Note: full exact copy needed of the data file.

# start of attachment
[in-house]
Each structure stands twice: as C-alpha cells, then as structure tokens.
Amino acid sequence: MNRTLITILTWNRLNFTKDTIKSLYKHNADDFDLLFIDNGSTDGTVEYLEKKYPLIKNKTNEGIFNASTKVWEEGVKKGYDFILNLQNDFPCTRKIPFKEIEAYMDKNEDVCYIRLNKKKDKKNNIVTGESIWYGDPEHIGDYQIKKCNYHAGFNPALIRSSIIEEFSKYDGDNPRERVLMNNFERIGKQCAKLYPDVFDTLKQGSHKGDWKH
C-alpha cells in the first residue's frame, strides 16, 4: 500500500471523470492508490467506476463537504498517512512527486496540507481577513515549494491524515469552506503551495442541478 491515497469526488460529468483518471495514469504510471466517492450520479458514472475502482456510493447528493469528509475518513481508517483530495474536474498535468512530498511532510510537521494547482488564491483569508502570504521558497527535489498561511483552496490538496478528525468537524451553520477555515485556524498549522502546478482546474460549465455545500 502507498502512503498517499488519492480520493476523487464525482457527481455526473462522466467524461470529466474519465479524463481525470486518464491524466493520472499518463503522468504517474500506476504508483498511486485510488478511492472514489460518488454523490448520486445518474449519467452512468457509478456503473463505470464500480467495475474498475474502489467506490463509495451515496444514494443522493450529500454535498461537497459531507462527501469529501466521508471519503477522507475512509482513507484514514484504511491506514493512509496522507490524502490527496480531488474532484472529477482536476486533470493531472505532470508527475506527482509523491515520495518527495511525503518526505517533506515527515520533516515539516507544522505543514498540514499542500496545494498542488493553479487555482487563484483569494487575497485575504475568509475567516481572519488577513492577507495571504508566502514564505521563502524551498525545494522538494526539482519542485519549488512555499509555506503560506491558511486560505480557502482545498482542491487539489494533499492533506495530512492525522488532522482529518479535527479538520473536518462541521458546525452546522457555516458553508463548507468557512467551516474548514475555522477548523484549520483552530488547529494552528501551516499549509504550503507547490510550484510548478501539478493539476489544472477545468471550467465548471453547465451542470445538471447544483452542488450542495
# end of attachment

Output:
[in-house]
Each structure stands twice: as C-alpha cells, then as structure tokens.
Amino acid sequence: MNRTLITILTWNRLNFTKDTIKSLYKHNADDFDLLFIDNGSTDGTVEYLEKKYPLIKNKTNEGIFNASTKVWEEGVKKGYDFILNLQNDFPCTRKIPFKEIEAYMDKNEDVCYIRLNKKKDKKNNIVTGESIWYGDPEHIGDYQIKKCNYHAGFNPALIRSSIIEEFSKYDGDNPRERVLMNNFERIGKQCAKLYPDVFDTLKQGSHKGDWKH
C-alpha cells in the first residue's frame, strides 16, 4: 500500500471523470492508490467506476463537504498517512512527486496540507481577513515549494491524515469552506503551495442541478 491515497469526488460529468483518471495514469504510471466517492450520479458514472475502482456510493447528493469528509475518513481508517483530495474536474498535468512530498511532510510537521494547482488564491483569508502570504521558497527535489498561511483552496490538496478528525468537524451553520477555515485556524498549522502546478482546474460549465455545500 502507498502512503498517499488519492480520493476523487464525482457527481455526473462522466467524461470529466474519465479524463481525470486518464491524466493520472499518463503522468504517474500506476504508483498511486485510488478511492472514489460518488454523490448520486445518474449519467452512468457509478456503473463505470464500480467495475474498475474502489467506490463509495451515496444514494443522493450529500454535498461537497459531507462527501469529501466521508471519503477522507475512509482513507484514514484504511491506514493512509496522507490524502490527496480531488474532484472529477482536476486533470493531472505532470508527475506527482509523491515520495518527495511525503518526505517533506515527515520533516515539516507544522505543514498540514499542500496545494498542488493553479487555482487563484483569494487575497485575504475568509475567516481572519488577513492577507495571504508566502514564505521563502524551498525545494522538494526539482519542485519549488512555499509555506503560506491558511486560505480557502482545498482542491487539489494533499492533506495530512492525522488532522482529518479535527479538520473536518462541521458546525452546522457555516458553508463548507468557512467551516474548514475555522477548523484549520483552530488547529494552528501551516499549509504550503507547490510550484510548478501539478493539476489544472477545468471550467465548471453547465451542470445538471447544483452542488450542495